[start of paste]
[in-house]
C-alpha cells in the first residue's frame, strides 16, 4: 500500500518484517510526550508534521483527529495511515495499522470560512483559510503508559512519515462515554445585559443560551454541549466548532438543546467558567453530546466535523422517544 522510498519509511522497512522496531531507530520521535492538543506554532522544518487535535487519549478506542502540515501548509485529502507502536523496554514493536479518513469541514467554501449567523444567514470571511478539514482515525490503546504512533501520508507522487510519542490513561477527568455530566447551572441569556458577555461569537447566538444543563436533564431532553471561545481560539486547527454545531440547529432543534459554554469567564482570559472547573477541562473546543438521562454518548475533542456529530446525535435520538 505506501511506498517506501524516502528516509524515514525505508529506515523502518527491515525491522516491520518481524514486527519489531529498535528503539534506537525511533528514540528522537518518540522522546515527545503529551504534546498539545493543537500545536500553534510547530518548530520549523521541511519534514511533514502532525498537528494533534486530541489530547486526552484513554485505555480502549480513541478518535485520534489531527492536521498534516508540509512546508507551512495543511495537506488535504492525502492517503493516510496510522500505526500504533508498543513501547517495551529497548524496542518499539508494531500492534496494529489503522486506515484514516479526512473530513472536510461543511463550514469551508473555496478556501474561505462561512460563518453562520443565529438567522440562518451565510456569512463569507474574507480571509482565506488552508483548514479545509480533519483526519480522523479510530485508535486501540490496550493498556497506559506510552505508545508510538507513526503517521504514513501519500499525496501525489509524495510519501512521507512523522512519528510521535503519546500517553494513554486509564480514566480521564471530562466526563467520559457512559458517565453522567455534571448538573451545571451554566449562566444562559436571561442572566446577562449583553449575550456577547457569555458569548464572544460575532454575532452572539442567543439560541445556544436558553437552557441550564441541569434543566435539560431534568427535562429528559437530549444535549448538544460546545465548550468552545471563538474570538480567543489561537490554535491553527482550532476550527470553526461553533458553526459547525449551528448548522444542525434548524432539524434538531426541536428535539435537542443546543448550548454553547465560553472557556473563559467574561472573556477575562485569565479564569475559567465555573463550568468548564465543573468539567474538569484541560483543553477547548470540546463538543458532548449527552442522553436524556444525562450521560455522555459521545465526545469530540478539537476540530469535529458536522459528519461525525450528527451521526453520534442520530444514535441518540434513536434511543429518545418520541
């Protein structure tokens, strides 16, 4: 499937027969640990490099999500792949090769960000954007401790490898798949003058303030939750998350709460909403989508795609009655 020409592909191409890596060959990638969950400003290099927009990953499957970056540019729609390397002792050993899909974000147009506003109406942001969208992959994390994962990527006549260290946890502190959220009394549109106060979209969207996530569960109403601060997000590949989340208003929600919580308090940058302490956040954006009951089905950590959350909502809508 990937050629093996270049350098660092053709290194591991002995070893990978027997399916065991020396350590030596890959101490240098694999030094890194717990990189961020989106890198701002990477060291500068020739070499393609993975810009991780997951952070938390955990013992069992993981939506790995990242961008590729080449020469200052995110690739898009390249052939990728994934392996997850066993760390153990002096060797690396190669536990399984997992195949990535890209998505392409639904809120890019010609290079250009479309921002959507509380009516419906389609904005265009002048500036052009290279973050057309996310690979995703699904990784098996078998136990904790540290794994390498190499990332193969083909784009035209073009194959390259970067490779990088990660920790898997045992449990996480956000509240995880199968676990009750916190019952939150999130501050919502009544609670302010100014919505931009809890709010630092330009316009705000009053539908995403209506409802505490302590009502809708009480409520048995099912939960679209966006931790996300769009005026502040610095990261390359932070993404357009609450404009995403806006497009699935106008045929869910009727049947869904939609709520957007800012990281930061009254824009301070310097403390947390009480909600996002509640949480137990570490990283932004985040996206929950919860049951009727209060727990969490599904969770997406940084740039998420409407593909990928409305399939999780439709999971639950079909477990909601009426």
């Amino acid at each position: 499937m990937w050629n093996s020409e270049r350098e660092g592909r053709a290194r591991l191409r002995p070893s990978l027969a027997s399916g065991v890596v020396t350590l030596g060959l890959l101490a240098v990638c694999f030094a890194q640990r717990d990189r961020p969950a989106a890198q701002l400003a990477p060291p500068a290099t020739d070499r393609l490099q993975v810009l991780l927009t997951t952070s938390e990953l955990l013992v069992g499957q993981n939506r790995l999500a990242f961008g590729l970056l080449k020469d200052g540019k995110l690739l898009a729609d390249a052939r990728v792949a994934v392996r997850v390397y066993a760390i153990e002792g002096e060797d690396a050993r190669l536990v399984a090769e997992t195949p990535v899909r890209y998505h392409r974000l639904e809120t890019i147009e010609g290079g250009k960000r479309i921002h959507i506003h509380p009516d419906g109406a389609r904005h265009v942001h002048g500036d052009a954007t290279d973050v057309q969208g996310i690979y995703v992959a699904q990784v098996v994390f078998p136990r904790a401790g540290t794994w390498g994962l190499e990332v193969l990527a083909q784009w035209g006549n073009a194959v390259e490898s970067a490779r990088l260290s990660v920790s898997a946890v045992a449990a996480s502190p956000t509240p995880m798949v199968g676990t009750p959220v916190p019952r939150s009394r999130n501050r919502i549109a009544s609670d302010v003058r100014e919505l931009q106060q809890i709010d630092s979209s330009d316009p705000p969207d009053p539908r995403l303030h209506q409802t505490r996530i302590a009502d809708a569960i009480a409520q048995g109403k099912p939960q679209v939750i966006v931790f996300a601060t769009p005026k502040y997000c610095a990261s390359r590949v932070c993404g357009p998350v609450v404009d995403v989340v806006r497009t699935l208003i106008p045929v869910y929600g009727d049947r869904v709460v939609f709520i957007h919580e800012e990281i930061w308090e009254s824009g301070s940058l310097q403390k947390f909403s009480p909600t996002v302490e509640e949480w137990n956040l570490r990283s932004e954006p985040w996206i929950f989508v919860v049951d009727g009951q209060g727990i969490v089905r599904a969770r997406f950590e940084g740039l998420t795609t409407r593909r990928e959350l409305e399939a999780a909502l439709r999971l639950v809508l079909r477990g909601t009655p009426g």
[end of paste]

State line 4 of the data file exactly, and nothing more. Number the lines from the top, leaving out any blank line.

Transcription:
């Amino acid at each position: 499937m990937w050629n093996s020409e270049r350098e660092g592909r053709a290194r591991l191409r002995p070893s990978l027969a027997s399916g065991v890596v020396t350590l030596g060959l890959l101490a240098v990638c694999f030094a890194q640990r717990d990189r961020p969950a989106a890198q701002l400003a990477p060291p500068a290099t020739d070499r393609l490099q993975v810009l991780l927009t997951t952070s938390e990953l955990l013992v069992g499957q993981n939506r790995l999500a990242f961008g590729l970056l080449k020469d200052g540019k995110l690739l898009a729609d390249a052939r990728v792949a994934v392996r997850v390397y066993a760390i153990e002792g002096e060797d690396a050993r190669l536990v399984a090769e997992t195949p990535v899909r890209y998505h392409r974000l639904e809120t890019i147009e010609g290079g250009k960000r479309i921002h959507i506003h509380p009516d419906g109406a389609r904005h265009v942001h002048g500036d052009a954007t290279d973050v057309q969208g996310i690979y995703v992959a699904q990784v098996v994390f078998p136990r904790a401790g540290t794994w390498g994962l190499e990332v193969l990527a083909q784009w035209g006549n073009a194959v390259e490898s970067a490779r990088l260290s990660v920790s898997a946890v045992a449990a996480s502190p956000t509240p995880m798949v199968g676990t009750p959220v916190p019952r939150s009394r999130n501050r919502i549109a009544s609670d302010v003058r100014e919505l931009q106060q809890i709010d630092s979209s330009d316009p705000p969207d009053p539908r995403l303030h209506q409802t505490r996530i302590a009502d809708a569960i009480a409520q048995g109403k099912p939960q679209v939750i966006v931790f996300a601060t769009p005026k502040y997000c610095a990261s390359r590949v932070c993404g357009p998350v609450v404009d995403v989340v806006r497009t699935l208003i106008p045929v869910y929600g009727d049947r869904v709460v939609f709520i957007h919580e800012e990281i930061w308090e009254s824009g301070s940058l310097q403390k947390f909403s009480p909600t996002v302490e509640e949480w137990n956040l570490r990283s932004e954006p985040w996206i929950f989508v919860v049951d009727g009951q209060g727990i969490v089905r599904a969770r997406f950590e940084g740039l998420t795609t409407r593909r990928e959350l409305e399939a999780a909502l439709r999971l639950v809508l079909r477990g909601t009655p009426g």